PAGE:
The Joints used for cast-iron hot-water pipes may be said to be confined to the borings joint, red and white lead, and rubber collars. The borings joint, also known as the rust joint, is made as follows:-Mix well together in a dry state 80 to 100 parts by weight of iron borings, two parts of flour sulphur, and one part of powdered sal-ammoniac. The borings can be obtained very cheaply from factors who supply the pipe ; and they should be beaten small if very coarse. Afterwards mix all with sufficient water to moisten the whole, but not to make it very wet. This should be done an hour or two before it is required for use. In making the joint, the yarn or gaskin is cut into lengths sufficient to make about three turns round the pipe, and this is caulked in, length by length, until the socket is about three-fourths full. It may be explained that the joint, so far as keeping the water in, is made by the yarn, while the borings mixture is used only to back it up and keep the joint permanently sound. When the yarn is in the borings follow, and, while these should be caulked securely in, some care is needed, as the mixture expands a little in setting. It is this expansive action which makes the joint so firm a one, but it also cracks the pipe socket if care is not used. On this account it is best to use the least practical quantity of borings ; and while fitters have different ideas in regard to this, it will be found that a depth of three-quarters of an inch will be satisfactory. Freshly mixed borings are more liable to cause trouble than a mixture which has stood from one to two hours (according to the dryness or dampness of the weather).

Horticultural Hot Water Work Continued 87

The borings joint is seldom used when the number of joints to be made is small. In this case dry red and moist white lead are resorted to, these being mixed together to the consistency of putty. A small quantity of this putty is thinned with linseed oil, to make a paint, and the inside of the socket and the outside of the spigot end of each pipe are painted with it. A length or two of yarn is first caulked in, on top of which some of the putty is put. This is followed by more yarn and putty, alternately, until the socket is full. It is a somewhat expensive joint, owing to the cost of the lead, but not sufficiently so to be objectionable with a few joints.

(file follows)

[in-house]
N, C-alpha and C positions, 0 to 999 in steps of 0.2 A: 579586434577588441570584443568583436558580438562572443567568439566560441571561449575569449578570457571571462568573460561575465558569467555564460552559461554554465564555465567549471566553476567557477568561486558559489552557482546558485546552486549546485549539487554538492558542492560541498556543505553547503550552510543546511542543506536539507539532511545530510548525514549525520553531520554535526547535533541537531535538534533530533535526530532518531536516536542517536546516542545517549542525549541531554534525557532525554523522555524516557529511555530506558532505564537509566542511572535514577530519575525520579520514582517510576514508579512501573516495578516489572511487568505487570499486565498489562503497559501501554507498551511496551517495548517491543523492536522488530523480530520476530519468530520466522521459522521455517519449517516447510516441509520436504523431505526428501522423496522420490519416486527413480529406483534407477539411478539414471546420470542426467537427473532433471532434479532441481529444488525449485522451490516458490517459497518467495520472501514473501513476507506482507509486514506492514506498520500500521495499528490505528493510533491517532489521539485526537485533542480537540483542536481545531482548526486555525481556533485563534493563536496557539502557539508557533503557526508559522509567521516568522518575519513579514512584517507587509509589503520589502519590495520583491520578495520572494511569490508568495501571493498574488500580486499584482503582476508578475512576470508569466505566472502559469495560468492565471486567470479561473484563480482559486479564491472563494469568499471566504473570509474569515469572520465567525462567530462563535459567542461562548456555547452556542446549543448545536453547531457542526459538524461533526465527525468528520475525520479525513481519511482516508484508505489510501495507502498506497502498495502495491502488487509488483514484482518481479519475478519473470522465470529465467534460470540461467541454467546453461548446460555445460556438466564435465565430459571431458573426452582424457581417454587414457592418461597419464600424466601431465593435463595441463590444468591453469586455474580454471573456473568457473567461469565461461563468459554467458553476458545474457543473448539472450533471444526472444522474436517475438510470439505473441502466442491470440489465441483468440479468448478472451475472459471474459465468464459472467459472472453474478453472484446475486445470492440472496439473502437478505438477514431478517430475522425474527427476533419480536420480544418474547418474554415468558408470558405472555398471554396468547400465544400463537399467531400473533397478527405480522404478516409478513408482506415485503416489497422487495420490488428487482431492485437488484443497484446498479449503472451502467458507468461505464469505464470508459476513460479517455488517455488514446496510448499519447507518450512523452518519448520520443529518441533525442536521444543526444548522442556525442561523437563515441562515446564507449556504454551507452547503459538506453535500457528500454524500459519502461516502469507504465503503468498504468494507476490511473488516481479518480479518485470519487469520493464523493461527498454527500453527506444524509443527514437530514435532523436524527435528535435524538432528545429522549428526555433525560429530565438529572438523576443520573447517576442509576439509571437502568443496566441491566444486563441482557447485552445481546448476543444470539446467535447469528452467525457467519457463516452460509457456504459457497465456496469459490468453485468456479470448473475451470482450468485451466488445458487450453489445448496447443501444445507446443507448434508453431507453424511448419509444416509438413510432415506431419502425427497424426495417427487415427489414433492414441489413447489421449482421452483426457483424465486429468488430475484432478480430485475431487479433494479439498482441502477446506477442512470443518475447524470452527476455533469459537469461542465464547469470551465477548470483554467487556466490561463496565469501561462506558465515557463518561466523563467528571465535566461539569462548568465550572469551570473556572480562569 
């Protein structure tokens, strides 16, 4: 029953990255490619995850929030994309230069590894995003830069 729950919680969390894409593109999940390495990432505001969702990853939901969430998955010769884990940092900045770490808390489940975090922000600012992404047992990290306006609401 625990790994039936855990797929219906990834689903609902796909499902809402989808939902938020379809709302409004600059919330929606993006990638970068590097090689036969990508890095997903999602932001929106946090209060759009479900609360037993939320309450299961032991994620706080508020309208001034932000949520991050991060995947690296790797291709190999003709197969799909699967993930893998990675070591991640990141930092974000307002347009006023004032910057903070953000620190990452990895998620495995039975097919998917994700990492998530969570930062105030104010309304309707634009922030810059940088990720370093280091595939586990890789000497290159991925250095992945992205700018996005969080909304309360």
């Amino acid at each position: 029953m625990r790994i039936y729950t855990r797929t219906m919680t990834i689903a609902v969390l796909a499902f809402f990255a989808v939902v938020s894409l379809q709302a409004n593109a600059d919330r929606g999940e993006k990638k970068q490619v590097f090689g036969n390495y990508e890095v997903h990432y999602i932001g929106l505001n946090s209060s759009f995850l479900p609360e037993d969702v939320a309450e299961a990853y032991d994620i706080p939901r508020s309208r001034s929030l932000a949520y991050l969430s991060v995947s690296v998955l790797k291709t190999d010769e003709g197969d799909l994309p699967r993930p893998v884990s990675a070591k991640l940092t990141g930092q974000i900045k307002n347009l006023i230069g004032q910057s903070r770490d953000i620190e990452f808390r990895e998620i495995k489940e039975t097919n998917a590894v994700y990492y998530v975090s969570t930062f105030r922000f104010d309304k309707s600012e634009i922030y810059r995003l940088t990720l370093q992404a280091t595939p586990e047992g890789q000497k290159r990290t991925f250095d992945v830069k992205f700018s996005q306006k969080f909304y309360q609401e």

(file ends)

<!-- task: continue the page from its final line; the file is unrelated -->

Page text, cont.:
A joint of intermediate cost can be made by substituting the following mixture for the lead putty :- Two parts of dry slaked lime (or whitening or chalk will do), one part litharge, two parts clean sand, and sufficient boiled linseed oil to make a putty. This is used with yarn in alternate layers, as is the lead putty.

There are several patented joints in which a rubber collar is used as the jointing medium. Some of these require both ends of the pipe to be specially formed, and some have one plain end, while Jones's joint, illustrated in Fig. 55, is used with pipes and fittings having all ends plain. This latter joint does not bear much pressure, and is therefore used wholly in horticultural works or those of limited elevation. The makers consider it suitable if the head of hot water does not exceed 25 feet.

Quantities

Being the Area of Low-Pressure Hot-Water Heating Surface required to obtain given Temperatures in Rooms and Places.

Brick-Built Structures

Temperature required when it is 30° outside.

Super. Feet of radiating

Surface per

1000 Cubic

Feet of Space.

Purposes.

Degrees Fahr.

SO

9

Coach-houses, stores, etc.

55

12

Places of worship, places of employment, bedrooms.

60

15

Living rooms, offices.

65

18

Living rooms.

70

22

Bathrooms

80

38

Drying rooms and trade purposes.

90

66

100

|

115

Glass-Houses

Temperature required when it is 300 outside.

Length of

4-inch Pipe per 1000 Feet of Space.

Purposes.

Degrees Fahr.

40

22

Cool-house for half-hardy growths.

45

Fruit, conservatories.

50

39

55

48

Grapes, tomatoes, cu-cumbers.

60

58

65

69

70

81

Orchids, melons.

80

110

Pines, and forcing.

In finding the surface required in brick - built structures the above table makes no allowance for a varying area of glass (windows), and as glass is a rapid loser some consideration should be given to this. Many engineers are satisfied to use a table such as that given, and then make a mental allowance as the size of the windows is seen, but others prefer a calculation such as the following:-

To obtain 60° in any ordinary brick-built room when it is 300 outside: allow 1 square foot of heating surface to each 5 square feet of glass, with the addition of 12 square feet of surface to each 1000 cubic feet of space. If the room has two exposed walls, add 10 per cent to the above.